Sutter had branched out into many fields. He was a merchant, wheat farmer, grist mill owner, wine maker and brewer, and planned to develop some of his property into a frontier town. Unfortunately, there were only two ways to build housing structures: mud bricks or lumber. There was lots of mud, but the only timber was native trees which were unsuitable for building lumber. However, forty miles away in the foothills of the Sierra Nevada, there were pine trees by the millions. So Sutter sent some men east to the Coloma Valley, through which ran the center fork of the American River, to build a saw mill. After it was completed, the foreman, James Marshall, noticed something glittering in the tail race of the mill. He supposed it was gold, and testing proved that it was.


Photomechanical reproduction of the 1850 era daguerreotype by R. H. Vance shows Sutter’s sawmill, Coloma, California.

This discovery in the winter of 1848 might have been the answer to Sutter’s quest to become rich. Unfortunately for him, it was just the opposite. Gold seekers from all over the world descended on Sacramento on their way up the American River to the gold fields. On their way, they trampled his crops and stole his livestock. Even worse, he couldn’t keep any workers. They all headed to the hills for gold.

As a result of the Gold Rush, John Sutter’s fortunes declined, but Sacramento flourished as the hub for nearly everything that went to or came from the gold mines. Sacramento became the starting point of the first railroad in the West from Sacramento to Folsom farther east on the American River. The Pony Express made its first run east to St. Joseph, Missouri from Sacramento. The western terminus of the first transcontinental railroad was in Sacramento. The first and now oldest art gallery in the West was in Sacramento, as was the largest brewery in the West, the Buffalo Brewery. Sacramento became the shipping point for the most productive agricultural region in the world. And by the middle of the Twentieth Century Sacramento was home to two large U.S. air Force bases, Mather and McClelland fields and a U.S. Army Supply Depot. Plus, it is the home of Aerojet General, the maker of rockets for the Aerospace industry.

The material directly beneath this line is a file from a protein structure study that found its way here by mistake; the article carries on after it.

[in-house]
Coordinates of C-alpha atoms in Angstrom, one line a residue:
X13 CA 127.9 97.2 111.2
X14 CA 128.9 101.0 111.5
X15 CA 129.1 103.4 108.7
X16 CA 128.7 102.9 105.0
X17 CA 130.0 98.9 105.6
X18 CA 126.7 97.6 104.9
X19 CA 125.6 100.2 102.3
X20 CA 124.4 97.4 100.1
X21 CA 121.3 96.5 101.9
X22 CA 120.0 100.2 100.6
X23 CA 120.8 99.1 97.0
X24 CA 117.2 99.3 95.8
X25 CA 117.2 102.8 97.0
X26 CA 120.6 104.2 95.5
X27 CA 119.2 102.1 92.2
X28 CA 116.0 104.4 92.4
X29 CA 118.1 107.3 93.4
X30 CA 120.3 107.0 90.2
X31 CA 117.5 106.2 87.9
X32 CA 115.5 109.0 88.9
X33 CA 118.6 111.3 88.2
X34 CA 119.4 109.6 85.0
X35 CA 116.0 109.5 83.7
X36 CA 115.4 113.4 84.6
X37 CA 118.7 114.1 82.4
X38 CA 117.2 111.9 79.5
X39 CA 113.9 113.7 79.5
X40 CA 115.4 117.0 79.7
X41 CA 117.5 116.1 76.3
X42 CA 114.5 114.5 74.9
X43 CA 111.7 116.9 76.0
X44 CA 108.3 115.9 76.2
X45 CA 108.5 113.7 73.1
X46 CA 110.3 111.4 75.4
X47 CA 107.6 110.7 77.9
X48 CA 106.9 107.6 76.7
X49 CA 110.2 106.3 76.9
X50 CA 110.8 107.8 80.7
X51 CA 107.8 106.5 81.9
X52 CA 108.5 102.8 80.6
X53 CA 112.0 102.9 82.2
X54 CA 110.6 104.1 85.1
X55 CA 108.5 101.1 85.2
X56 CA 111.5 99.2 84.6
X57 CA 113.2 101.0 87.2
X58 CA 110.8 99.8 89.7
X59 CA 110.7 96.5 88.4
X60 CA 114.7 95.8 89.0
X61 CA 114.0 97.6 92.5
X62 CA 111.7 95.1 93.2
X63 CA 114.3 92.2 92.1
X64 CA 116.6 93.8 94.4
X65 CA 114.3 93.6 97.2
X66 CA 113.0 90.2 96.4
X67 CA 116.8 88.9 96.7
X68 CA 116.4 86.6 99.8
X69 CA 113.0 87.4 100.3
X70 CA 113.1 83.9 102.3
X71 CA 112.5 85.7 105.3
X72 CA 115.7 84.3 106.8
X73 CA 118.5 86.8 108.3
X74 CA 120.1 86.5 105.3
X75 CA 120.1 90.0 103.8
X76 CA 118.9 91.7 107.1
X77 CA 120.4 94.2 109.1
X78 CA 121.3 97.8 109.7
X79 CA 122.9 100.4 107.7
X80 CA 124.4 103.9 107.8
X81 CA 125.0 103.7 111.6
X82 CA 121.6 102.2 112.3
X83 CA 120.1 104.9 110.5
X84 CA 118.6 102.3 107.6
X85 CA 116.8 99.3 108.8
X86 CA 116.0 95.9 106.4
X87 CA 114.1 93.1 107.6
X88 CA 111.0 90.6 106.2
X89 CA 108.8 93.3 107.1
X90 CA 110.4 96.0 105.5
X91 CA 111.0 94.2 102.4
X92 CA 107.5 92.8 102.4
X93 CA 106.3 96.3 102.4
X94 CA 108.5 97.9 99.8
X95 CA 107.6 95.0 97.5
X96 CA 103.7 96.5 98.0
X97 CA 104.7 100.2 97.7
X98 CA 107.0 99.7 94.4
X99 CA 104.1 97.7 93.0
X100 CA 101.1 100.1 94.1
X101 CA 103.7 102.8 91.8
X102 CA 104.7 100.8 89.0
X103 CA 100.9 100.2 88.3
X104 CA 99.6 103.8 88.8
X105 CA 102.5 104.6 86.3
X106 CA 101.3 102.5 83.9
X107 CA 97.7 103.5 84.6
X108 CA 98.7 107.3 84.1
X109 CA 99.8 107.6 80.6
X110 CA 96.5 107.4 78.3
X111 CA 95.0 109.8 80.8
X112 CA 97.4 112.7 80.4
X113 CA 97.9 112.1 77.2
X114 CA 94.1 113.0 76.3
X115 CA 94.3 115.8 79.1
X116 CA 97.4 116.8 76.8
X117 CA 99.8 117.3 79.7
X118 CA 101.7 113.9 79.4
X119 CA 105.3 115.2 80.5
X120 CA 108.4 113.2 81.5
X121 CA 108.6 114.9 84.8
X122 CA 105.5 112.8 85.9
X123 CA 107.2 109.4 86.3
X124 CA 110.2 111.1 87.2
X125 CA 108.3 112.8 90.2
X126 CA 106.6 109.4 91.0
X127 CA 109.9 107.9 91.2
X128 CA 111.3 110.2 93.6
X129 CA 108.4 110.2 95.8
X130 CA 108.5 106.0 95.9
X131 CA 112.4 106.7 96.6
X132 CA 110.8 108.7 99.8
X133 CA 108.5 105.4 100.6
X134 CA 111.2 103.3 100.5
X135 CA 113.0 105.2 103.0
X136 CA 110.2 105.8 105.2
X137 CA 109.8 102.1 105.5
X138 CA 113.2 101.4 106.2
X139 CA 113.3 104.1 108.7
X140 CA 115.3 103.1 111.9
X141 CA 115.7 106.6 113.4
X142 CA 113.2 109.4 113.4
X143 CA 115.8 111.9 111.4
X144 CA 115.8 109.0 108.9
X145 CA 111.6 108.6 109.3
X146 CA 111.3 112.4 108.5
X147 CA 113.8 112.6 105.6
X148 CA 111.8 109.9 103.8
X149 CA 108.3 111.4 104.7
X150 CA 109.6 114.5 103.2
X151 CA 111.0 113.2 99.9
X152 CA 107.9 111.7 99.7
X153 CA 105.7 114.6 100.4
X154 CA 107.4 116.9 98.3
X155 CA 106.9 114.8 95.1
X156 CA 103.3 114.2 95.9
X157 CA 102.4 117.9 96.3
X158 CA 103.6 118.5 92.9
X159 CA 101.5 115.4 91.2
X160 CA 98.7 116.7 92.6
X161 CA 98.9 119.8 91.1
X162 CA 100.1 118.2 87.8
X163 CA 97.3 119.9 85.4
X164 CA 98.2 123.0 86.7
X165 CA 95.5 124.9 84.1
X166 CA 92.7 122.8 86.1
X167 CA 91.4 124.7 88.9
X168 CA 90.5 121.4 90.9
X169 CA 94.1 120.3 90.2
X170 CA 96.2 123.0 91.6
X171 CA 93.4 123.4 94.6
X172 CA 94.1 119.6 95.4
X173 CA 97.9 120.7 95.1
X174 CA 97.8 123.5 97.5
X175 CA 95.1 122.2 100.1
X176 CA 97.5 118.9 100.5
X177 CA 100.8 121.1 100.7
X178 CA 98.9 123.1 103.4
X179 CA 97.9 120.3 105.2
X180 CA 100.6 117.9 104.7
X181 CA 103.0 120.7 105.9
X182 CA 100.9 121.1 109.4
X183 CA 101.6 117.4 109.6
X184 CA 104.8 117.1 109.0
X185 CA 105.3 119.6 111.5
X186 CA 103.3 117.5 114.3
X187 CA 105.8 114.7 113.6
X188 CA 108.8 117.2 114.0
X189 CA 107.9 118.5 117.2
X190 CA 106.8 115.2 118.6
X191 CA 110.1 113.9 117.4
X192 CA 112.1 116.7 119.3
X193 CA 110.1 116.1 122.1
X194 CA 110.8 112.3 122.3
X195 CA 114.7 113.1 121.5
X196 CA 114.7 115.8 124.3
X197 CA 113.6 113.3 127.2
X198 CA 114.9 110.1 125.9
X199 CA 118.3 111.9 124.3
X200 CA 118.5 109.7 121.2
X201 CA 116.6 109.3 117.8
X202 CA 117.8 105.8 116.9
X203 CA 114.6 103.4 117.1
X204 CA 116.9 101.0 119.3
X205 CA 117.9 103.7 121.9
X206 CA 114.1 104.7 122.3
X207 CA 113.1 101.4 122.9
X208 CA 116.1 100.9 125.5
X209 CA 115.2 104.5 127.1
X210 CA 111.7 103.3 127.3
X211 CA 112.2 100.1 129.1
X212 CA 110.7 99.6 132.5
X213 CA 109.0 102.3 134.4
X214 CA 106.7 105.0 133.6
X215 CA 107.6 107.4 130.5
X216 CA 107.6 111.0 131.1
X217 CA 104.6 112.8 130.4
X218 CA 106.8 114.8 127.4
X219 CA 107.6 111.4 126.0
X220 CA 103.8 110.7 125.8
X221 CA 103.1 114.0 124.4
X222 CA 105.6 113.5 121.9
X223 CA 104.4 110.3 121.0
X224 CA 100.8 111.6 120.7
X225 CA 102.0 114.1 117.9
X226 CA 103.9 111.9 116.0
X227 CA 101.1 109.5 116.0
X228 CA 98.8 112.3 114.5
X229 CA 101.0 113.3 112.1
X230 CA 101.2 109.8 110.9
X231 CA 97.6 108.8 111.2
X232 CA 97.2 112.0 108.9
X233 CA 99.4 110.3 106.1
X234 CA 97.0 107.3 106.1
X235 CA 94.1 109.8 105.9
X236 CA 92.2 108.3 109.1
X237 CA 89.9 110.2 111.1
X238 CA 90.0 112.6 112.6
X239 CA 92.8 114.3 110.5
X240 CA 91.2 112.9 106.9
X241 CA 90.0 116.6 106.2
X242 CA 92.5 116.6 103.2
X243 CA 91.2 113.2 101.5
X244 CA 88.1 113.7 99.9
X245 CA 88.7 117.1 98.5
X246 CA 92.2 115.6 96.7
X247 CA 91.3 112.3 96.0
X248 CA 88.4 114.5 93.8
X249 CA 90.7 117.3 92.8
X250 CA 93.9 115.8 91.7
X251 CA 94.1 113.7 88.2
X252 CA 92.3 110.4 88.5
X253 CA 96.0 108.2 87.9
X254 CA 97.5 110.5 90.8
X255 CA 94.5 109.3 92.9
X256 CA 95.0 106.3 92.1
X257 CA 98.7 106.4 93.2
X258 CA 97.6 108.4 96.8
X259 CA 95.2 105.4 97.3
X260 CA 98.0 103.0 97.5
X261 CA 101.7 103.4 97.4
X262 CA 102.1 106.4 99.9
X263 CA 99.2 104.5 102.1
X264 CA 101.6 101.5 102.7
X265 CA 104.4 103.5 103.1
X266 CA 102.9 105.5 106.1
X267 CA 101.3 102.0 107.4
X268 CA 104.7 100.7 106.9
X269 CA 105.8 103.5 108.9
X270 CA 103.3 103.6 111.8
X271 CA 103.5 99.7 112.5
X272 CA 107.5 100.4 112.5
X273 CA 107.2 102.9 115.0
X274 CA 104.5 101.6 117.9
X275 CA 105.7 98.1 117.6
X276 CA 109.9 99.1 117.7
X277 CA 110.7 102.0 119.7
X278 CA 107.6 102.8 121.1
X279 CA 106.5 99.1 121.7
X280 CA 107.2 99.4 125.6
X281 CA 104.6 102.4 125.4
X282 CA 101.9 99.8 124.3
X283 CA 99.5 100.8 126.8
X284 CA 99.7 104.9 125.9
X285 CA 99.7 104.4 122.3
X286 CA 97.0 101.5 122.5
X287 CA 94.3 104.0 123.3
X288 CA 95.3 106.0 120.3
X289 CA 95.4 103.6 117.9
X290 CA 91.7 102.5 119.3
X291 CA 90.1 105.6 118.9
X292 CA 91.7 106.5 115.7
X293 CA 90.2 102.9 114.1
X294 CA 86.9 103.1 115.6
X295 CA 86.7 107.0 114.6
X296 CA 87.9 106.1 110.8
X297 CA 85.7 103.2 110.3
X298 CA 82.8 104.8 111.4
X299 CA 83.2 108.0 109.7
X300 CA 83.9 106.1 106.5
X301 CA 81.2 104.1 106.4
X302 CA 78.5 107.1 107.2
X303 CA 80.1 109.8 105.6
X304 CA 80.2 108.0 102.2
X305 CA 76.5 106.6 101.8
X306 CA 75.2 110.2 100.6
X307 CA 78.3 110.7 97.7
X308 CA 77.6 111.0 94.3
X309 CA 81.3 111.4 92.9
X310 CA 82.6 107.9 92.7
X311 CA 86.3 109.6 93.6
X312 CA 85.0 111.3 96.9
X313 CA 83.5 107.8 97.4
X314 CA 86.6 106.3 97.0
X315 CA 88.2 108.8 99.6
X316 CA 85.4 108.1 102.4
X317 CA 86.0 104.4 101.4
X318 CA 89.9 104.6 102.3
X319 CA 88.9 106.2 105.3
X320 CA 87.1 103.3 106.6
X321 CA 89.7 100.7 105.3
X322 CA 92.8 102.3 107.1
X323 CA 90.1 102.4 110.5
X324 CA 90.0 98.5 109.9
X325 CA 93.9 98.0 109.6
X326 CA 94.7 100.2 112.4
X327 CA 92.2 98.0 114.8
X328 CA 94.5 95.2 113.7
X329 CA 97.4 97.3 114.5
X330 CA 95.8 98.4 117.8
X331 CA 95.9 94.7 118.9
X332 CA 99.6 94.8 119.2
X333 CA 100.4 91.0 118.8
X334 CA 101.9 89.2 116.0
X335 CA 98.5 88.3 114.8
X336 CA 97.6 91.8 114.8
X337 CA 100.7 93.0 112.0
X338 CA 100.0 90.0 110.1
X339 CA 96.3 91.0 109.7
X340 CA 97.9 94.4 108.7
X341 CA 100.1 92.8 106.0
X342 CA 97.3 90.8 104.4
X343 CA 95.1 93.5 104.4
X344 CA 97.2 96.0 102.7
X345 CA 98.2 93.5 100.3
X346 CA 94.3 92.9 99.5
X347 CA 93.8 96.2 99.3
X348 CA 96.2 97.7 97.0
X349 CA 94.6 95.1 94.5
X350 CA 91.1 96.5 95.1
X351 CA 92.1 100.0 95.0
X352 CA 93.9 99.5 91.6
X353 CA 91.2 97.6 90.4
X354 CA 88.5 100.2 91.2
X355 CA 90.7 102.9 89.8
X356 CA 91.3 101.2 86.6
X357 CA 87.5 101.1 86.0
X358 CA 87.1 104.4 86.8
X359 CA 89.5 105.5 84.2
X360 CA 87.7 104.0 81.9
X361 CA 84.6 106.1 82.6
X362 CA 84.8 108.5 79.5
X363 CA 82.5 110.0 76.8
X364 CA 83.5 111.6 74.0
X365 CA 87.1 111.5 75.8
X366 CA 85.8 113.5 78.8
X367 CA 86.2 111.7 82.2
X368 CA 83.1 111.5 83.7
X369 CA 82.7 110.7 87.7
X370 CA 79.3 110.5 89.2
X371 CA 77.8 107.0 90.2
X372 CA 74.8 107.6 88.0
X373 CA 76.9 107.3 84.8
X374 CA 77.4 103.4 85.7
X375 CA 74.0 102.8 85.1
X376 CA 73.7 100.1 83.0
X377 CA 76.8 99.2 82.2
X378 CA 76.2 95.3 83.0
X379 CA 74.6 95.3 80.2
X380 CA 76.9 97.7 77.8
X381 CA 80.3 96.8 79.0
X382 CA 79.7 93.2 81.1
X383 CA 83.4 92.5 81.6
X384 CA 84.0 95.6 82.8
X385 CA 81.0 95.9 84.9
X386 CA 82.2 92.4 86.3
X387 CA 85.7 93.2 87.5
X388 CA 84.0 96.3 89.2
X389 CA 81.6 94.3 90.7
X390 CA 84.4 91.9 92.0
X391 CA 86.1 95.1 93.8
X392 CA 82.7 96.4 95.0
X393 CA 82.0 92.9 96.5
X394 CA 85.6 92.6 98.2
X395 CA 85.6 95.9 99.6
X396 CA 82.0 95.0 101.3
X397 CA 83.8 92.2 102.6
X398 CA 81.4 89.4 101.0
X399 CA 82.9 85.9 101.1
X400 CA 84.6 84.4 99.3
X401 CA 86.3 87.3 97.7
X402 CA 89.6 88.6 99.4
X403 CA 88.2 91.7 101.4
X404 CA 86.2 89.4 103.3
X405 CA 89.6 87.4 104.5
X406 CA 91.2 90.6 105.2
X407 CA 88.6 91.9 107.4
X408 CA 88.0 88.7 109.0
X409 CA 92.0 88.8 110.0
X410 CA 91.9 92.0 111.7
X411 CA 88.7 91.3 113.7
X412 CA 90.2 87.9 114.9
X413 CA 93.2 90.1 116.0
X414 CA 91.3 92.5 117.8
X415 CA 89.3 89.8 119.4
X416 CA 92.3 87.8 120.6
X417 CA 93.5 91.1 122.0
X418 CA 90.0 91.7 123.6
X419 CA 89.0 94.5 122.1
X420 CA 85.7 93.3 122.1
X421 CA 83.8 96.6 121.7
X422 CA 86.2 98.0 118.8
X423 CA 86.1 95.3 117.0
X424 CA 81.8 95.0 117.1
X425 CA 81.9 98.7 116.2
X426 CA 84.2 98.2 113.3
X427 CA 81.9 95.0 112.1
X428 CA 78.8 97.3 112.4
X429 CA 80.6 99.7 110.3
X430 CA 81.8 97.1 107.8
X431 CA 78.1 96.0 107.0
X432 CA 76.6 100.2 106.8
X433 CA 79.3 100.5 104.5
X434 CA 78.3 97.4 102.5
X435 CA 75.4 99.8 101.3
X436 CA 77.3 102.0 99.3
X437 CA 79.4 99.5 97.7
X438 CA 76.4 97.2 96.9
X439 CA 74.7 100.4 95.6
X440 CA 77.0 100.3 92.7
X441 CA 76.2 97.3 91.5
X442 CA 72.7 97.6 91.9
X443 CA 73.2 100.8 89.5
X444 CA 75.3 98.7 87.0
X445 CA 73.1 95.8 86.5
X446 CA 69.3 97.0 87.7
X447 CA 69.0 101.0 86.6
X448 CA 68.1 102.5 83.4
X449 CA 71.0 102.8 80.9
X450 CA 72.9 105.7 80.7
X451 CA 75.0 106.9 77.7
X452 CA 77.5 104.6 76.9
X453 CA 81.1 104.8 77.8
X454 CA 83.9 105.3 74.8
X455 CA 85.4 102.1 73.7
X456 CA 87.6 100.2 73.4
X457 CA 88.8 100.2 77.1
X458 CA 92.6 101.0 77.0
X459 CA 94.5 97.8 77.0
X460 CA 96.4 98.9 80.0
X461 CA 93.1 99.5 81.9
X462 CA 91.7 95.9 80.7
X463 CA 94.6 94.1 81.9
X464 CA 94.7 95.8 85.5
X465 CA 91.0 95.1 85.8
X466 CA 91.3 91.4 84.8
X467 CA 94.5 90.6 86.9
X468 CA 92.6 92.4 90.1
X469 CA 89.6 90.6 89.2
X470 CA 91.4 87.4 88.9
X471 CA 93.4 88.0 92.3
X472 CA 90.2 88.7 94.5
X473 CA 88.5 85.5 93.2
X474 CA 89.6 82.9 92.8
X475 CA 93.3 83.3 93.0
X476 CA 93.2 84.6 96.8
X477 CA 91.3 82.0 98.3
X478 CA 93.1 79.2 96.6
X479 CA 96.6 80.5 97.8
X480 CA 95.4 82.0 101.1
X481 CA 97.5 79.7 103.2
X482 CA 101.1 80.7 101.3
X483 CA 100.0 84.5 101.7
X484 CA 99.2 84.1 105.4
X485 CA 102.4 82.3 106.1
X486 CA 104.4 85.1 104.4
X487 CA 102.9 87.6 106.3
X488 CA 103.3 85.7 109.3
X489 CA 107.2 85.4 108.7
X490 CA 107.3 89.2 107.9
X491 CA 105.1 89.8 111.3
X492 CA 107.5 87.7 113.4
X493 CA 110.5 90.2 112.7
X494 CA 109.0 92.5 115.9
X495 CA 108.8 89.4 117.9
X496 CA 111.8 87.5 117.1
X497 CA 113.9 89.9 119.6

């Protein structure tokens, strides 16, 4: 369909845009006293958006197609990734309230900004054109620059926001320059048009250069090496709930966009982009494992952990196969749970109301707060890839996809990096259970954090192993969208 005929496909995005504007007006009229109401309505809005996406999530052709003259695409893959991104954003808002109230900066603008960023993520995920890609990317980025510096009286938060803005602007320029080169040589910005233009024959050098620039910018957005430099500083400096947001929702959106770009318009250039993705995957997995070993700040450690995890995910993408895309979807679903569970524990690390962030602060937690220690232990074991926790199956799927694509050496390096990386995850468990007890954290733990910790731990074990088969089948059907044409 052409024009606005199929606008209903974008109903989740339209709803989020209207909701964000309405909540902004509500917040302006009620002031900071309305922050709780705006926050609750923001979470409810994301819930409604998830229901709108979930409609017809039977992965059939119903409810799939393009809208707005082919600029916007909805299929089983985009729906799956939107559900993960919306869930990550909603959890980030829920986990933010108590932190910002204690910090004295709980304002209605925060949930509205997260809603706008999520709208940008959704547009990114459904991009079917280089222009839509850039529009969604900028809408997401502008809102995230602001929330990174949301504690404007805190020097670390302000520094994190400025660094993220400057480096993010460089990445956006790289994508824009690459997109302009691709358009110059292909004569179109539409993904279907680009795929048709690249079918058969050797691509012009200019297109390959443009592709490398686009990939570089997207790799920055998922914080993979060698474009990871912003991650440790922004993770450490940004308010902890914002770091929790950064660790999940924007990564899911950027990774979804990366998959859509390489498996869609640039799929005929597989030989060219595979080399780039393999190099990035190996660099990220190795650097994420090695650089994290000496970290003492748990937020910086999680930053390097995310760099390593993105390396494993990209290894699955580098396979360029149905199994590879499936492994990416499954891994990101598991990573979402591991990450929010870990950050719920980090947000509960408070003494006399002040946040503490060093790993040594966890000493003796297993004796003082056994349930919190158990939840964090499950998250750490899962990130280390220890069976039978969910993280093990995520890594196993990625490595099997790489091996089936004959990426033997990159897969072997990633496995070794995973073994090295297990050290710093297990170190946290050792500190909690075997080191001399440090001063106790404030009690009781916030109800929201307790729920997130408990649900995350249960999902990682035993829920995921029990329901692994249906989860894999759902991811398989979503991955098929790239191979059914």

And today it is hosting the largest antique bottle show and sale in the United States. You are here, comfortably housed, well fed, and highly entertained, searching for a treasure that a Forty-niner Gold Rush seeker possibly left behind. The FOHBC wishes you well.


Some historic sites you may be interested in visiting:

Sutter’s Fort State Historic Park: 2701 L Street, 10:00 am – 5:00 pm daily.

State Indian Museum State Historical Park, 2618 K St. (behind Sutter’s Fort), daily 10:00 am – 4:00 pm.

Old Sacramento State Historic Park: Front-2nd Street between I-L, daily.

Sacramento History Museum: 101 I Street, Tuesday – Friday 12:00 pm – 4:30 pm, Saturday & Sunday 10:00 am – 4:30 pm.

California State Railroad Museum: 125 I Street, daily 10:00 am – 5:00 pm.

Fort Ross State Historic Park: 2 hours above San Francisco on California 1 (call for hours).

Marshall Gold Discovery State Historic Park, Coloma: daily 10:00 am – 5:00 pm.

Folsom History Museum: 823 Sutter Street, Folsom, Tuesday – Sunday 11:00 – 4:00 pm.

Wells Fargo History Museum: 1000 2nd Street, daily 10:00 am – 5:00 pm.

Crocker Art Museum: 216 O St., Tuesday – Sunday 10:00 am – 5:00 pm.

Leland Stanford Mansion State Historic Park: 8th & N, daily 10:00 am – 5:00 pm.

Aerospace Museum of California: 3200 Freedom Park Drive (McClellan Field, Tuesday – Sunday, 10:00 am – 4:00 pm.

California Automobile Museum: 2200 Front Street, daily 10:00 am – 5:00 pm.

Governor’s Mansion State Historic Park: 16th & H Streets, check for hours due to renovation.

California State Capitol Museum: 10th & L Streets, daily 9:00 am – 5:00 pm.

Cathedral of the Blessed Sacrament, 1017 11th Street, Sun – Sat 9:00 am – 12:00 pm, Sunday: 1:00 pm – 5:00 pm

William Land Park, 1702 Sutterville Road, Jogging Paths and Trails, Outdoor Activities

American River Bicycle Trail, Sacramento, Part of the American Discovery Trail, this path is exclusively for non-motorized use, and it extends throughout the city.

Sacramento Root Art3